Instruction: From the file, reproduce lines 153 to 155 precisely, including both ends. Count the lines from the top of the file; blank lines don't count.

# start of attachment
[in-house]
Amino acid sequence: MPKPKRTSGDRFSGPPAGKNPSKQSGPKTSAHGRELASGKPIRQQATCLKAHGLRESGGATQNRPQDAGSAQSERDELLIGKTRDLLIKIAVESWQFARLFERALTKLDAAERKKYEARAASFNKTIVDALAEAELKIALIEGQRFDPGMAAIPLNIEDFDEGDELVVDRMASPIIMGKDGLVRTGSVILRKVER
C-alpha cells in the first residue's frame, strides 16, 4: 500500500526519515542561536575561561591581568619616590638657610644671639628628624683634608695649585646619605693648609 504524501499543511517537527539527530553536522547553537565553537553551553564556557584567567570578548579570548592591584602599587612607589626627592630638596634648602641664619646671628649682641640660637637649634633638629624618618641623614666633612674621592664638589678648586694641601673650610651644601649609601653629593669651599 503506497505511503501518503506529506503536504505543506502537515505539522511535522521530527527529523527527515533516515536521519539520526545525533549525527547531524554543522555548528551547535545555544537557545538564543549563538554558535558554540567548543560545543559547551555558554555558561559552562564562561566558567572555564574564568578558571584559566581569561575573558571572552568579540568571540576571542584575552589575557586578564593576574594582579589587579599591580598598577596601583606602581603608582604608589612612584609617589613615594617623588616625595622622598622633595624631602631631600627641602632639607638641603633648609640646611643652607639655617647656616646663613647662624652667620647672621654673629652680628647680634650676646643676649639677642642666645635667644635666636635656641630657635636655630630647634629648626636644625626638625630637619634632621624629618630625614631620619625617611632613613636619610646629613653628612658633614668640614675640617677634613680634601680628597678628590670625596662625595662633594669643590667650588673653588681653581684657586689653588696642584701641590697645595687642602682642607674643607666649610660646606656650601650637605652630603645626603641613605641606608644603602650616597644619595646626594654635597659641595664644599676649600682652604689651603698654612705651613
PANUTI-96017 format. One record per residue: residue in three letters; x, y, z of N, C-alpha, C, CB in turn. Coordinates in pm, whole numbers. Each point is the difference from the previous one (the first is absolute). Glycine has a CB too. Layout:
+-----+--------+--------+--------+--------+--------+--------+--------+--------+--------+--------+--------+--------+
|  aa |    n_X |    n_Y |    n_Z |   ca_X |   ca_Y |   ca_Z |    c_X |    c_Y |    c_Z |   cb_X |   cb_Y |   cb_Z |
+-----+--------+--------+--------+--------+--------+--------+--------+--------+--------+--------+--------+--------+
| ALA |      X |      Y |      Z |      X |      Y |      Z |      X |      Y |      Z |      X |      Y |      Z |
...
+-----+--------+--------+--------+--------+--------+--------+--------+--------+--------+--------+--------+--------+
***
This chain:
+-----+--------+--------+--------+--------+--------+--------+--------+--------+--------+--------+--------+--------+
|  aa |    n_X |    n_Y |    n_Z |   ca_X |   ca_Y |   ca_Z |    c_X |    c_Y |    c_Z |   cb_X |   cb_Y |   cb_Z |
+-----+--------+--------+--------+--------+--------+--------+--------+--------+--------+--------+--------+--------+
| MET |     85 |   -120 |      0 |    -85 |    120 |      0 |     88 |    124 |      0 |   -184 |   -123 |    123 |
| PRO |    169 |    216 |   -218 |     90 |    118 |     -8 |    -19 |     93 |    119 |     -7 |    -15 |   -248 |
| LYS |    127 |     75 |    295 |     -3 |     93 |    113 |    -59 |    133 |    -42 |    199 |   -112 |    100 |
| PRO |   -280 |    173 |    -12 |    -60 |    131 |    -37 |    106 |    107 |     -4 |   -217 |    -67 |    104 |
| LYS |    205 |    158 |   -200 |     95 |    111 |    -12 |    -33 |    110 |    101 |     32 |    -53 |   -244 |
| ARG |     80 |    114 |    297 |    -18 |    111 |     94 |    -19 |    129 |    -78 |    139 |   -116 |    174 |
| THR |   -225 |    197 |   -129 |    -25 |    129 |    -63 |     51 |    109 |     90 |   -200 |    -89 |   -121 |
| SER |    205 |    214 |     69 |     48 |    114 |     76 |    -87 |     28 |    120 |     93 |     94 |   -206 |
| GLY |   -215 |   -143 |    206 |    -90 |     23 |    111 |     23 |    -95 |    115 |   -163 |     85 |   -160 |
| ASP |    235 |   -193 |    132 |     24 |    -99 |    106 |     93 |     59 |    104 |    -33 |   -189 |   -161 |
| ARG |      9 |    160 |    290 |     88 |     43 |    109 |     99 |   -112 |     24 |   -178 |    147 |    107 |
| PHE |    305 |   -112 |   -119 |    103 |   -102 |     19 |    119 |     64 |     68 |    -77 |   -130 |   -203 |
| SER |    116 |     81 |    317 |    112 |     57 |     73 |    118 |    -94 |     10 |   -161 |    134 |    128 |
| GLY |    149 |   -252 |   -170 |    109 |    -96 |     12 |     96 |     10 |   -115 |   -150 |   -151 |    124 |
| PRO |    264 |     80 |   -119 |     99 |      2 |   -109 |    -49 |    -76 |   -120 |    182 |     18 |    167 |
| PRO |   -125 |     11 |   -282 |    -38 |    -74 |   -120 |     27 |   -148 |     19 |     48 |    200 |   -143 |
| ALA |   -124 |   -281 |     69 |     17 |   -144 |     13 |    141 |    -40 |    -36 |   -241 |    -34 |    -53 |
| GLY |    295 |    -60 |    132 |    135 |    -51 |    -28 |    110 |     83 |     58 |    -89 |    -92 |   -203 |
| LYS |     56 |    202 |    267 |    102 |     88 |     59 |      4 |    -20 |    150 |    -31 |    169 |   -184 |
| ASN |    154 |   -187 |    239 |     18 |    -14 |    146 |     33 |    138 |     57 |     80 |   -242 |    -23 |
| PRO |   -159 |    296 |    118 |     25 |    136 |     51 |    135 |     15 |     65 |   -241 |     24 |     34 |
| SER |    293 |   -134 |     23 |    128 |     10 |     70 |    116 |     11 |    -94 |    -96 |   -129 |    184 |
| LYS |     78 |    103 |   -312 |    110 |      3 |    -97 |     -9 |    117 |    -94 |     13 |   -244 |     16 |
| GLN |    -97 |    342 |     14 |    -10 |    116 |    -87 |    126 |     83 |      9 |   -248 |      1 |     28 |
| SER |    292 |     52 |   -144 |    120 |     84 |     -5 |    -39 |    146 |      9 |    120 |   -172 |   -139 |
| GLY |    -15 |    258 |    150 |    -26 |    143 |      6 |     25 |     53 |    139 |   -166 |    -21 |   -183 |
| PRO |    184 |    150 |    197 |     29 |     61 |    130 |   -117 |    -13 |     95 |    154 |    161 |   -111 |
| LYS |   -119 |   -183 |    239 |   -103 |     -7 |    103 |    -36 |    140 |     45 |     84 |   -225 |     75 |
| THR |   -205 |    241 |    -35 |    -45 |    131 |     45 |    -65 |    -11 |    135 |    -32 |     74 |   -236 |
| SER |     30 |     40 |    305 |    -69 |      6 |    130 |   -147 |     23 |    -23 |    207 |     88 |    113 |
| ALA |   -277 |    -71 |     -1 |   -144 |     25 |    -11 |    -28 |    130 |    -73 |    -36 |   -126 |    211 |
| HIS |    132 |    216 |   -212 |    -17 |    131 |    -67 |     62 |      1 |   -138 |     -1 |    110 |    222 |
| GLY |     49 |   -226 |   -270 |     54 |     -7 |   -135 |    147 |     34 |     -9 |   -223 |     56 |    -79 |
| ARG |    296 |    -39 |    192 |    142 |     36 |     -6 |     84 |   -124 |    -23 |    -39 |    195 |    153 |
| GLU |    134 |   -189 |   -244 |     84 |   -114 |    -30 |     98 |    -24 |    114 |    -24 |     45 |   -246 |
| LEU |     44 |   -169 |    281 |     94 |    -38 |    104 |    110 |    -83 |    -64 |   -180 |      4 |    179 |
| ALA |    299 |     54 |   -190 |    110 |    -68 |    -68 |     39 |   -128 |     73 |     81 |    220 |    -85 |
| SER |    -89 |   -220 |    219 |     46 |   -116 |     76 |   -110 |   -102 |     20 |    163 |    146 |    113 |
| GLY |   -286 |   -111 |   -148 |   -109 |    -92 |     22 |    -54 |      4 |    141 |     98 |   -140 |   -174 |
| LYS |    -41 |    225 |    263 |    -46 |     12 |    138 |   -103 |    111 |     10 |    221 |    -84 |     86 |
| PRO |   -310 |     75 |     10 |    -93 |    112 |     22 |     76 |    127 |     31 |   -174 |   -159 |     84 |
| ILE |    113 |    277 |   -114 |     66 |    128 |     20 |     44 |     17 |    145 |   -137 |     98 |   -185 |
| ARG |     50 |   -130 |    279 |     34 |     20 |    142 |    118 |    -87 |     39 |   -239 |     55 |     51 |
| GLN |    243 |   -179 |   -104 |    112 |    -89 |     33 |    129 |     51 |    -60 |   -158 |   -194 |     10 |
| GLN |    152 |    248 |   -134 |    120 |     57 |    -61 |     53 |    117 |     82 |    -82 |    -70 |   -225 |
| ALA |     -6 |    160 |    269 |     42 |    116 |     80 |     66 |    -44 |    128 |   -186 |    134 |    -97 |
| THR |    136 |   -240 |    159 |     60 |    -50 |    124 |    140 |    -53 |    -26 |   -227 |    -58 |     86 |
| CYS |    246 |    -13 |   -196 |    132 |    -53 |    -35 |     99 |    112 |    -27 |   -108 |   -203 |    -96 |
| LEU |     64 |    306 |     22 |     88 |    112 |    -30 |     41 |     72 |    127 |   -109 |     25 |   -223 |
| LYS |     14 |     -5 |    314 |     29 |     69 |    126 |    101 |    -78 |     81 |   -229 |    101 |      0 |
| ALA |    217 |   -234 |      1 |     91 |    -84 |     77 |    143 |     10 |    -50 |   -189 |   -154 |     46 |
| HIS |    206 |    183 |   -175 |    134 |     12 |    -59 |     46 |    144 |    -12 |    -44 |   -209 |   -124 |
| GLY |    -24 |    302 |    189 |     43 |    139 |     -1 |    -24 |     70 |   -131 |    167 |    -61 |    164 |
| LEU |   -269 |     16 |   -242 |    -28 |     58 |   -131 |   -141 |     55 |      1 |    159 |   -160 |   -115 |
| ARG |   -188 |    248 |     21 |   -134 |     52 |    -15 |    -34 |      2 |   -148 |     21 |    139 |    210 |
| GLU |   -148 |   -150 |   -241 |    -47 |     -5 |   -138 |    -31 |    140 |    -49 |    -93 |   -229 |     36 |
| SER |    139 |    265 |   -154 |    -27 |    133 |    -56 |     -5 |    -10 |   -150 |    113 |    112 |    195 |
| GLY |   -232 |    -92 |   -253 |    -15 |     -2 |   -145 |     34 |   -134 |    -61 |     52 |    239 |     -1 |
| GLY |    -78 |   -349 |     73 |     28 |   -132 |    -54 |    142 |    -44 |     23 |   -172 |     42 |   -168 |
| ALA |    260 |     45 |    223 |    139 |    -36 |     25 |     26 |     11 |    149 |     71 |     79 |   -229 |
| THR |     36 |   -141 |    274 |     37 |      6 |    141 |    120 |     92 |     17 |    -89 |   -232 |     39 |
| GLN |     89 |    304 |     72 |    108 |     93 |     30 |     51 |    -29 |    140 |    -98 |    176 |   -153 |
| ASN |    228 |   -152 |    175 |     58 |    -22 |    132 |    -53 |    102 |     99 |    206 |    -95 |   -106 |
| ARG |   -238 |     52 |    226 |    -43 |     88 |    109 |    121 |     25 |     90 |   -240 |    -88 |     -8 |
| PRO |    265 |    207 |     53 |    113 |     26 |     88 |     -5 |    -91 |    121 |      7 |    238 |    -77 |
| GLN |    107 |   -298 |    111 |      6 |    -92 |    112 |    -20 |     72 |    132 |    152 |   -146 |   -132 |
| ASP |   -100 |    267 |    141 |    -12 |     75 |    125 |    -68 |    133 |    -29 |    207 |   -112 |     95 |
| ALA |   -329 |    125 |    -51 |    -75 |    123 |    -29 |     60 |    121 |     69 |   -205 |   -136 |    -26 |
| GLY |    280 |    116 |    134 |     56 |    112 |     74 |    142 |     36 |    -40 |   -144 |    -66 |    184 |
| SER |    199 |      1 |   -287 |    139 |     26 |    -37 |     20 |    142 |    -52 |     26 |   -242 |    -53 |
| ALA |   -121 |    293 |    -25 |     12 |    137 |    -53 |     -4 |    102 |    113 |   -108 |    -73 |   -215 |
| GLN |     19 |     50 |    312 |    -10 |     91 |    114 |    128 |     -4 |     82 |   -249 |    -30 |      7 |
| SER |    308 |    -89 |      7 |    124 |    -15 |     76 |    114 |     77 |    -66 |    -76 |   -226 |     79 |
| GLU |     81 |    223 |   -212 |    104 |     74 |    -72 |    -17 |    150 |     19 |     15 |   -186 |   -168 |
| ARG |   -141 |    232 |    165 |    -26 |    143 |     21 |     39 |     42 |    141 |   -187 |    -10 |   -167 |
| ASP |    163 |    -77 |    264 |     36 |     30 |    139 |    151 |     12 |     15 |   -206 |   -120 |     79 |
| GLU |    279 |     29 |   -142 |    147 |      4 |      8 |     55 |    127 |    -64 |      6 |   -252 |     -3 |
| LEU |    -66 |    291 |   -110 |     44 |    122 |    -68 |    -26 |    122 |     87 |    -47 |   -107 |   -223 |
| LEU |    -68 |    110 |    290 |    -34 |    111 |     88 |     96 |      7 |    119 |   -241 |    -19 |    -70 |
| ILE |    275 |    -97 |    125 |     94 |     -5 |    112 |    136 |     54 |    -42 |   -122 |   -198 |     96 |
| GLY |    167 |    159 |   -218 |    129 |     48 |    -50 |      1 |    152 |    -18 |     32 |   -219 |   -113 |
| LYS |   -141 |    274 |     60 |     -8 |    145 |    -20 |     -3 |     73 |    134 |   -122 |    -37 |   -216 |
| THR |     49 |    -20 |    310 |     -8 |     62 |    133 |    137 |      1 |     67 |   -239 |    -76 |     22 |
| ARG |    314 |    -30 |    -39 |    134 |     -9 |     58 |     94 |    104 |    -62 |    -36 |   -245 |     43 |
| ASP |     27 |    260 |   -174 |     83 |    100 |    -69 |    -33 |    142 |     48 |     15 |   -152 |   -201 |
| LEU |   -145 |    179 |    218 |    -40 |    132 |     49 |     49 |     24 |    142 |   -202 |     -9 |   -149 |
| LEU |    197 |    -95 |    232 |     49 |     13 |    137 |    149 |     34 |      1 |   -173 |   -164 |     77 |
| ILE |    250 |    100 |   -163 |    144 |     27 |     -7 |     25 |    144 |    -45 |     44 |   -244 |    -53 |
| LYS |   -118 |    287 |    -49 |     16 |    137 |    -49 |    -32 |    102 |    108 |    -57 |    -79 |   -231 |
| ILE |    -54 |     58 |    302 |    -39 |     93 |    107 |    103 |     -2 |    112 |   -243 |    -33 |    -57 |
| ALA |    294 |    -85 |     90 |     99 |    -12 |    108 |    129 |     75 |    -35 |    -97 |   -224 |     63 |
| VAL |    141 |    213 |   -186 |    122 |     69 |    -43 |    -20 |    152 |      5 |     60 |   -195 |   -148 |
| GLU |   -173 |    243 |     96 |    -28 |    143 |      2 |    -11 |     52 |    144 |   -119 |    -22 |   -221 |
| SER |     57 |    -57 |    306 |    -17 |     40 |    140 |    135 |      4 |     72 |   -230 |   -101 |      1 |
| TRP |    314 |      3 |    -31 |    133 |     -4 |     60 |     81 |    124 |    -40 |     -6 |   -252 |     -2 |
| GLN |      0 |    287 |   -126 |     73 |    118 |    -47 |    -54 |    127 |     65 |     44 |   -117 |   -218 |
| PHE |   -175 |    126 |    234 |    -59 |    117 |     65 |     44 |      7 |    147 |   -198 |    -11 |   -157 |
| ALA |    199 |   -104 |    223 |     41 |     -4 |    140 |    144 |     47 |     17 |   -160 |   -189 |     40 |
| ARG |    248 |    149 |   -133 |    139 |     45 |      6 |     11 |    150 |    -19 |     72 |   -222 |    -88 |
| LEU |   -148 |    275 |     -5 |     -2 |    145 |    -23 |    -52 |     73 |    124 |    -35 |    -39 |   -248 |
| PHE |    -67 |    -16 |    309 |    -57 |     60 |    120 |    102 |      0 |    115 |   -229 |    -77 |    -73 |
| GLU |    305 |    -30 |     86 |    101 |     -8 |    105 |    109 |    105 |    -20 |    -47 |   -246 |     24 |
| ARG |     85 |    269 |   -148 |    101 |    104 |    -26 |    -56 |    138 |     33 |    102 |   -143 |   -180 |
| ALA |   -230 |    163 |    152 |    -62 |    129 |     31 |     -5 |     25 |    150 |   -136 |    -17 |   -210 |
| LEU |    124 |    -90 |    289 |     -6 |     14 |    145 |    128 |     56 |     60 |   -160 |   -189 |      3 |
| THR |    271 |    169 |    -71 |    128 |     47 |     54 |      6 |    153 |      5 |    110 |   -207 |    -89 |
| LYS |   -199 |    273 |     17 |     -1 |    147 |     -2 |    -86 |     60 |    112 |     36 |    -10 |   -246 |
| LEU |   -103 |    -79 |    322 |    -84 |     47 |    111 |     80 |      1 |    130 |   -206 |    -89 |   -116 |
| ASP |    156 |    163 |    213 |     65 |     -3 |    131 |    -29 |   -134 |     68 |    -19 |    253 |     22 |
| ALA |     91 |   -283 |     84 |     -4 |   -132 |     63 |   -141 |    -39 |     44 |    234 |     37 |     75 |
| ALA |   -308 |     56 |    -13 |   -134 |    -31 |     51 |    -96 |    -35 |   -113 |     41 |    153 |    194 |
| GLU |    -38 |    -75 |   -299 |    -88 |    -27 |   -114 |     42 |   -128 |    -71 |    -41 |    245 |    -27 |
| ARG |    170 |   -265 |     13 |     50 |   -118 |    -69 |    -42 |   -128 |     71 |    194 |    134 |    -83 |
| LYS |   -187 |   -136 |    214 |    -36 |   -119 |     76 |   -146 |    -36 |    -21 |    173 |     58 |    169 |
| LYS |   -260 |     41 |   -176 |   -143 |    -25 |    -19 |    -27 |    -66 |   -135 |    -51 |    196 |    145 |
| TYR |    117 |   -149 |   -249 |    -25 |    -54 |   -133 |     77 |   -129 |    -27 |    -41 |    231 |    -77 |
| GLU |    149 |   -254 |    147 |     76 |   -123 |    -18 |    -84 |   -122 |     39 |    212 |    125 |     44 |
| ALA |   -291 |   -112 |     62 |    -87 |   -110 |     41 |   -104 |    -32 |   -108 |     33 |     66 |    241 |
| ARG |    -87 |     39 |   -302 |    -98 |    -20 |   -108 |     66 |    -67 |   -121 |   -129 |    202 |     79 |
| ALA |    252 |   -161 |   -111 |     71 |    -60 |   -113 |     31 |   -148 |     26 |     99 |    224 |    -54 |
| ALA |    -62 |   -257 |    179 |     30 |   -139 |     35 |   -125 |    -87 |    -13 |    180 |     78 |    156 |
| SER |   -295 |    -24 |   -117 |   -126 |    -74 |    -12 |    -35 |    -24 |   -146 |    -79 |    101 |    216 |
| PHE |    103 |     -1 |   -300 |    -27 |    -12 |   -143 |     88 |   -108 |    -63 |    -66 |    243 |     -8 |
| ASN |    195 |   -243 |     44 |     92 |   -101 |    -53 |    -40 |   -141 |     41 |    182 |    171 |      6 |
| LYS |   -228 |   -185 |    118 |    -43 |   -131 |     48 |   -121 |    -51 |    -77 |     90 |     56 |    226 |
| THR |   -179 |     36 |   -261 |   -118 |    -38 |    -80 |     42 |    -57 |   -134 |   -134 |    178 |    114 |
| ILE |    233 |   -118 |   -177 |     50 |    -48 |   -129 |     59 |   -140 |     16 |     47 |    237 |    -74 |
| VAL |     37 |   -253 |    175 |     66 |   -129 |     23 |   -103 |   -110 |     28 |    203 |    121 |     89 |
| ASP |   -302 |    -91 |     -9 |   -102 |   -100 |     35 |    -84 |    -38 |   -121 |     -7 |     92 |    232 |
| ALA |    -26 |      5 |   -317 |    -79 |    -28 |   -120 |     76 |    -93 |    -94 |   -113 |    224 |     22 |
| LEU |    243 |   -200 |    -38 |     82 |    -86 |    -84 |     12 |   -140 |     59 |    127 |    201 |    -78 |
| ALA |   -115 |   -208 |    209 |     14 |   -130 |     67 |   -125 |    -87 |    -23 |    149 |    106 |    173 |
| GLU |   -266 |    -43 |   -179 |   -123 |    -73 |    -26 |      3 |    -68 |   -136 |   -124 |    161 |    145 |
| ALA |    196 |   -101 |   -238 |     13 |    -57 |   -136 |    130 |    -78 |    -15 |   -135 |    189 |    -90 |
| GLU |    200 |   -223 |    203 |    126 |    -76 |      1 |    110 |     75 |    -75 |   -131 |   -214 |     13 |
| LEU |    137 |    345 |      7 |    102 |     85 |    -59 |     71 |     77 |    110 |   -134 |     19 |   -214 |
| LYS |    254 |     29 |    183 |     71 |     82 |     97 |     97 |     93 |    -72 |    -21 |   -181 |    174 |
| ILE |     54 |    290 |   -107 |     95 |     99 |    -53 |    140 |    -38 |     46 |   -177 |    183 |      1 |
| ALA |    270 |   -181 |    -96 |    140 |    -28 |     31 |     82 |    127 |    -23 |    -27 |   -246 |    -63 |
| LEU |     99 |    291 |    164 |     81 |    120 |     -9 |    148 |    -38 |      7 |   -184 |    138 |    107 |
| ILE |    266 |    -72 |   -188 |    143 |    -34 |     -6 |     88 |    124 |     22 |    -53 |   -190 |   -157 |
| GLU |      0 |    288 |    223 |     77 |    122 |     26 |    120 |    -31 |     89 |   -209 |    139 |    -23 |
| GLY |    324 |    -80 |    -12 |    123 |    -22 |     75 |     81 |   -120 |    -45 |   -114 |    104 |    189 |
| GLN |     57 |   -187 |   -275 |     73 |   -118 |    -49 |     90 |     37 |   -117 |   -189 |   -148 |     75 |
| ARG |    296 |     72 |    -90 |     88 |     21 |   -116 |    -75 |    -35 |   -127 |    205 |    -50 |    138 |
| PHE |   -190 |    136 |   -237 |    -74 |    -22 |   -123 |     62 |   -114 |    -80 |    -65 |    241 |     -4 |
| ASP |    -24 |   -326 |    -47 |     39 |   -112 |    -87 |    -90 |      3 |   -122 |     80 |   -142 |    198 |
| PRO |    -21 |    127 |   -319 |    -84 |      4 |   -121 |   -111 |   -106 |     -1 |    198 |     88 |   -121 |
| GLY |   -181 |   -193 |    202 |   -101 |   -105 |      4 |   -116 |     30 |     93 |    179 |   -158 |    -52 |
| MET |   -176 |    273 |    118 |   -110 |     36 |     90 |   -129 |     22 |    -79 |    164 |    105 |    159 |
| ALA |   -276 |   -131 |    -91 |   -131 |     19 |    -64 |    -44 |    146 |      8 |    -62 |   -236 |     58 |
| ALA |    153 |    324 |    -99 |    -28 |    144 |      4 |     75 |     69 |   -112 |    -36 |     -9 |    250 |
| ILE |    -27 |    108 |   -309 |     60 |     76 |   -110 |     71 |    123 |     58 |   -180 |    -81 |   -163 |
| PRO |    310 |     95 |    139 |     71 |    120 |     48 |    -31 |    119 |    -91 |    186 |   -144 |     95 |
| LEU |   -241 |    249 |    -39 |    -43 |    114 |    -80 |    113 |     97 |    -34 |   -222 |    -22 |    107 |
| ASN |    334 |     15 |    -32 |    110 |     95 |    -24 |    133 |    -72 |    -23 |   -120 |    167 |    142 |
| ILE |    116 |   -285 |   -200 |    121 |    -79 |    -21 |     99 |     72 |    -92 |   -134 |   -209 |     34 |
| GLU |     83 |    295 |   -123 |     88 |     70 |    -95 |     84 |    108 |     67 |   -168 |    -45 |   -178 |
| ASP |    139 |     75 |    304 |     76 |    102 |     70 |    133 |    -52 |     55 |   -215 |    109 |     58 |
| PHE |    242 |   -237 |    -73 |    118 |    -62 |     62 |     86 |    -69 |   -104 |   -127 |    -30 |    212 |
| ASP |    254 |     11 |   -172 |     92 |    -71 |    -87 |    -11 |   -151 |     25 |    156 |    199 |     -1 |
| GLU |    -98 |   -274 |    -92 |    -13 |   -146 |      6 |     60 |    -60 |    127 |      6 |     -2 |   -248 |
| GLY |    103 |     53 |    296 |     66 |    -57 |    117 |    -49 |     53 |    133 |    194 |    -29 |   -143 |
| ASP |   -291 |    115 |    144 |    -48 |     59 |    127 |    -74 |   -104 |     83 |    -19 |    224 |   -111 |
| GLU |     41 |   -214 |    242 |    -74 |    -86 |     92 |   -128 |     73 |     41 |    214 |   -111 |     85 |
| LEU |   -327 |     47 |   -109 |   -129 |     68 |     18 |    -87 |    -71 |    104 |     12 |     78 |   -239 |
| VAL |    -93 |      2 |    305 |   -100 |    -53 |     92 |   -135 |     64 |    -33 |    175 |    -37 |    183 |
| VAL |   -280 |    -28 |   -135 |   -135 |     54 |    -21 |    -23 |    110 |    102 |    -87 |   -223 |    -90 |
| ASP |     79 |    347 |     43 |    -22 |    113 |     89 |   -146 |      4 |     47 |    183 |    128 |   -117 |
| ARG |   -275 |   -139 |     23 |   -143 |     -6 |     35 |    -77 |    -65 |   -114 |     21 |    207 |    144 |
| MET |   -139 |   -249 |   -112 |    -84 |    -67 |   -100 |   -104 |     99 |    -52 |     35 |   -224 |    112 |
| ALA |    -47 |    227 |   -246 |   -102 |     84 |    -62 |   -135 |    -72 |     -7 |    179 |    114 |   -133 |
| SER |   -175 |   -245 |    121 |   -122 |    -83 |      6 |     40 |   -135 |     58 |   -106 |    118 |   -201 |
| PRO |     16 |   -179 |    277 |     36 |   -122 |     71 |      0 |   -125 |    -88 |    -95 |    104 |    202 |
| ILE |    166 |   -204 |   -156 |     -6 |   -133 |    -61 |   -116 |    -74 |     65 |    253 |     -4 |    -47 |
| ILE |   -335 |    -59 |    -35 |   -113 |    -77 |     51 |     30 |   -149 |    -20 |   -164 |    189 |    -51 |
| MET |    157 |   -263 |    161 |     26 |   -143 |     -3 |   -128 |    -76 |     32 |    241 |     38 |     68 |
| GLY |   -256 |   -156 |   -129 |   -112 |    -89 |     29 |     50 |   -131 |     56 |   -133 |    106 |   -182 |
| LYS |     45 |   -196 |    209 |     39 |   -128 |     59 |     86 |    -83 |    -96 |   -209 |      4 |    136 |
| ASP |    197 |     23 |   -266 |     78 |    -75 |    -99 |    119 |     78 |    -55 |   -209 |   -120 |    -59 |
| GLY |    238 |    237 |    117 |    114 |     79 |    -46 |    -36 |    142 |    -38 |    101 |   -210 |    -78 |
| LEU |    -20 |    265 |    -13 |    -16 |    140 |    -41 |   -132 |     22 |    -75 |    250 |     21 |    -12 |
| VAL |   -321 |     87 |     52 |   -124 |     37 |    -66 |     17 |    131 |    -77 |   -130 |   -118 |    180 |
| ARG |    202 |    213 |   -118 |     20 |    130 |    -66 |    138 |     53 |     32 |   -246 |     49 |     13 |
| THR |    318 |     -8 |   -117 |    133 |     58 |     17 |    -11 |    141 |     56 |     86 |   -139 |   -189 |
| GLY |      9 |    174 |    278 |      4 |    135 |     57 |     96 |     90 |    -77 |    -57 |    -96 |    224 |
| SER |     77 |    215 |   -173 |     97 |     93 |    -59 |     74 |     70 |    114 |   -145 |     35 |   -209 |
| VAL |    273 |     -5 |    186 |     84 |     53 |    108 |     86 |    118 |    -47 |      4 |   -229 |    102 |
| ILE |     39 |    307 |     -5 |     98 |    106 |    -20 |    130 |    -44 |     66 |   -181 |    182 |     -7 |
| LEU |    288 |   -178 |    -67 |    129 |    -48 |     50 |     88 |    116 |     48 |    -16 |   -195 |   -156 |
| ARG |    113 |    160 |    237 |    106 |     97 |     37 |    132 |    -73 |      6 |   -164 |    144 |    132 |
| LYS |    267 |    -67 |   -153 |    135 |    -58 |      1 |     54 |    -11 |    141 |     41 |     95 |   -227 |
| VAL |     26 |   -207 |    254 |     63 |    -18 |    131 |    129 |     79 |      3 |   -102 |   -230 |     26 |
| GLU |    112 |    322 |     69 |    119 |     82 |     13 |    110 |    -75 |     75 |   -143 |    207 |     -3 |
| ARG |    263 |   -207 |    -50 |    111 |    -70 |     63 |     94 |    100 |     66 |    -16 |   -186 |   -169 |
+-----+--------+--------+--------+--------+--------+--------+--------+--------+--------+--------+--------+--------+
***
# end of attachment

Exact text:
| ILE |     54 |    290 |   -107 |     95 |     99 |    -53 |    140 |    -38 |     46 |   -177 |    183 |      1 |
| ALA |    270 |   -181 |    -96 |    140 |    -28 |     31 |     82 |    127 |    -23 |    -27 |   -246 |    -63 |
| LEU |     99 |    291 |    164 |     81 |    120 |     -9 |    148 |    -38 |      7 |   -184 |    138 |    107 |